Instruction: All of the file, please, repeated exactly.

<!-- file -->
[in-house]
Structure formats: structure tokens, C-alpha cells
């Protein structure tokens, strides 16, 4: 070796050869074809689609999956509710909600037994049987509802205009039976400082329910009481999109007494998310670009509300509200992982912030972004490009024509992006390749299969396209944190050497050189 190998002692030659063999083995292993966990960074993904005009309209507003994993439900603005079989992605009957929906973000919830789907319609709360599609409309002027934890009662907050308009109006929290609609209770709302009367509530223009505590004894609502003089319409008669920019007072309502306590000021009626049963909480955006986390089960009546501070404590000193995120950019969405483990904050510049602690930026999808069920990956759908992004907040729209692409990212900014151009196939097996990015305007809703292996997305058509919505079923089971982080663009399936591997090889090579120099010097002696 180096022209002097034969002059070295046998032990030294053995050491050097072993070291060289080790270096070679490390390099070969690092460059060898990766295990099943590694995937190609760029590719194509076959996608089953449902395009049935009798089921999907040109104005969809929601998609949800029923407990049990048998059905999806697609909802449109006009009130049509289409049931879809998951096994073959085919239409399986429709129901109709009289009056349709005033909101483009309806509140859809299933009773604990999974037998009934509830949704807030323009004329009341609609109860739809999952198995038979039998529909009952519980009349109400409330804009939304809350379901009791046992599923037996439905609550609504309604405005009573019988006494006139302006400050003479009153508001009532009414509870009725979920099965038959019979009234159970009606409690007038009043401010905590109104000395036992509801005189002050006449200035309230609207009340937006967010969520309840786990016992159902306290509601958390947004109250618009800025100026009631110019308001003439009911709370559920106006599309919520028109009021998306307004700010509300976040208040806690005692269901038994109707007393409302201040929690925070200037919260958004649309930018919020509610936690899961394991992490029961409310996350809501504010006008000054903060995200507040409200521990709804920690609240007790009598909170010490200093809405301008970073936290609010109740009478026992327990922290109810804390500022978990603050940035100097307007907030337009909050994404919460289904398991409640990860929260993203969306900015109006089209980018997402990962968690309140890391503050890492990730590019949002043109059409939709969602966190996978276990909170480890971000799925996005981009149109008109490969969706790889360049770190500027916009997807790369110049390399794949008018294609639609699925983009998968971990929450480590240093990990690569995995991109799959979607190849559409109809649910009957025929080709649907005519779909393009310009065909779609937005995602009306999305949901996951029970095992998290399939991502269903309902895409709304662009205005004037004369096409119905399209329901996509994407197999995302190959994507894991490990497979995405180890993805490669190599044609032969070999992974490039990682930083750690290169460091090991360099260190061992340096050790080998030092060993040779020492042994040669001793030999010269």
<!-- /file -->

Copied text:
[in-house]
Structure formats: structure tokens, C-alpha cells
């Protein structure tokens, strides 16, 4: 070796050869074809689609999956509710909600037994049987509802205009039976400082329910009481999109007494998310670009509300509200992982912030972004490009024509992006390749299969396209944190050497050189 190998002692030659063999083995292993966990960074993904005009309209507003994993439900603005079989992605009957929906973000919830789907319609709360599609409309002027934890009662907050308009109006929290609609209770709302009367509530223009505590004894609502003089319409008669920019007072309502306590000021009626049963909480955006986390089960009546501070404590000193995120950019969405483990904050510049602690930026999808069920990956759908992004907040729209692409990212900014151009196939097996990015305007809703292996997305058509919505079923089971982080663009399936591997090889090579120099010097002696 180096022209002097034969002059070295046998032990030294053995050491050097072993070291060289080790270096070679490390390099070969690092460059060898990766295990099943590694995937190609760029590719194509076959996608089953449902395009049935009798089921999907040109104005969809929601998609949800029923407990049990048998059905999806697609909802449109006009009130049509289409049931879809998951096994073959085919239409399986429709129901109709009289009056349709005033909101483009309806509140859809299933009773604990999974037998009934509830949704807030323009004329009341609609109860739809999952198995038979039998529909009952519980009349109400409330804009939304809350379901009791046992599923037996439905609550609504309604405005009573019988006494006139302006400050003479009153508001009532009414509870009725979920099965038959019979009234159970009606409690007038009043401010905590109104000395036992509801005189002050006449200035309230609207009340937006967010969520309840786990016992159902306290509601958390947004109250618009800025100026009631110019308001003439009911709370559920106006599309919520028109009021998306307004700010509300976040208040806690005692269901038994109707007393409302201040929690925070200037919260958004649309930018919020509610936690899961394991992490029961409310996350809501504010006008000054903060995200507040409200521990709804920690609240007790009598909170010490200093809405301008970073936290609010109740009478026992327990922290109810804390500022978990603050940035100097307007907030337009909050994404919460289904398991409640990860929260993203969306900015109006089209980018997402990962968690309140890391503050890492990730590019949002043109059409939709969602966190996978276990909170480890971000799925996005981009149109008109490969969706790889360049770190500027916009997807790369110049390399794949008018294609639609699925983009998968971990929450480590240093990990690569995995991109799959979607190849559409109809649910009957025929080709649907005519779909393009310009065909779609937005995602009306999305949901996951029970095992998290399939991502269903309902895409709304662009205005004037004369096409119905399209329901996509994407197999995302190959994507894991490990497979995405180890993805490669190599044609032969070999992974490039990682930083750690290169460091090991360099260190061992340096050790080998030092060993040779020492042994040669001793030999010269």